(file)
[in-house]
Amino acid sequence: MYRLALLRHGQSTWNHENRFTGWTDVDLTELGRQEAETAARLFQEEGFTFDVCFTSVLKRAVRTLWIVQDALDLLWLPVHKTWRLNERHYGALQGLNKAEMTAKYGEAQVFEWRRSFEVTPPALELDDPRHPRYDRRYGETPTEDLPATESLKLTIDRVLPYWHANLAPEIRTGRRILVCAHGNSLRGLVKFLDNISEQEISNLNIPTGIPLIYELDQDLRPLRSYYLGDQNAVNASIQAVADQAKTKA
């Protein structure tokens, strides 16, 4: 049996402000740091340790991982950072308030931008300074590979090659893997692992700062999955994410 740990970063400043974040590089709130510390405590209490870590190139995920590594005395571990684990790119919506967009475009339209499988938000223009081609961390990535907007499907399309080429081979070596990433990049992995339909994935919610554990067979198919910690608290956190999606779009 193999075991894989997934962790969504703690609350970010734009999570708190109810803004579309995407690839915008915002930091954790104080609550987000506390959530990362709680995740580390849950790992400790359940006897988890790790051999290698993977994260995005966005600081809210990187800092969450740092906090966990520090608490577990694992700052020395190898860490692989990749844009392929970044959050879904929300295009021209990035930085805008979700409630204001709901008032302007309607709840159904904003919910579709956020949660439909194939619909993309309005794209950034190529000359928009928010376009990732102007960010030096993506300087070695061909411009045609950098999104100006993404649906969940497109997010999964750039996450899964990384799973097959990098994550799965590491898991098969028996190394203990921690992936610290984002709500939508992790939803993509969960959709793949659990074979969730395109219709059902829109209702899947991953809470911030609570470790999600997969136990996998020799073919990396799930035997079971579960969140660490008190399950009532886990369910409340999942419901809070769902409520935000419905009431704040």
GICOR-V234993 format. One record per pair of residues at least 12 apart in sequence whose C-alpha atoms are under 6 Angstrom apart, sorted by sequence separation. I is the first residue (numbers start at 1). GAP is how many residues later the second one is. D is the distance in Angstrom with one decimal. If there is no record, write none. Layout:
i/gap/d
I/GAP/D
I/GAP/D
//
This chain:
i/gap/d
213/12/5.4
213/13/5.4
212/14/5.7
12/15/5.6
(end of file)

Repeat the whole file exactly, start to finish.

[in-house]
Amino acid sequence: MYRLALLRHGQSTWNHENRFTGWTDVDLTELGRQEAETAARLFQEEGFTFDVCFTSVLKRAVRTLWIVQDALDLLWLPVHKTWRLNERHYGALQGLNKAEMTAKYGEAQVFEWRRSFEVTPPALELDDPRHPRYDRRYGETPTEDLPATESLKLTIDRVLPYWHANLAPEIRTGRRILVCAHGNSLRGLVKFLDNISEQEISNLNIPTGIPLIYELDQDLRPLRSYYLGDQNAVNASIQAVADQAKTKA
């Protein structure tokens, strides 16, 4: 049996402000740091340790991982950072308030931008300074590979090659893997692992700062999955994410 740990970063400043974040590089709130510390405590209490870590190139995920590594005395571990684990790119919506967009475009339209499988938000223009081609961390990535907007499907399309080429081979070596990433990049992995339909994935919610554990067979198919910690608290956190999606779009 193999075991894989997934962790969504703690609350970010734009999570708190109810803004579309995407690839915008915002930091954790104080609550987000506390959530990362709680995740580390849950790992400790359940006897988890790790051999290698993977994260995005966005600081809210990187800092969450740092906090966990520090608490577990694992700052020395190898860490692989990749844009392929970044959050879904929300295009021209990035930085805008979700409630204001709901008032302007309607709840159904904003919910579709956020949660439909194939619909993309309005794209950034190529000359928009928010376009990732102007960010030096993506300087070695061909411009045609950098999104100006993404649906969940497109997010999964750039996450899964990384799973097959990098994550799965590491898991098969028996190394203990921690992936610290984002709500939508992790939803993509969960959709793949659990074979969730395109219709059902829109209702899947991953809470911030609570470790999600997969136990996998020799073919990396799930035997079971579960969140660490008190399950009532886990369910409340999942419901809070769902409520935000419905009431704040």
GICOR-V234993 format. One record per pair of residues at least 12 apart in sequence whose C-alpha atoms are under 6 Angstrom apart, sorted by sequence separation. I is the first residue (numbers start at 1). GAP is how many residues later the second one is. D is the distance in Angstrom with one decimal. If there is no record, write none. Layout:
i/gap/d
I/GAP/D
I/GAP/D
//
This chain:
i/gap/d
213/12/5.4
213/13/5.4
212/14/5.7
12/15/5.6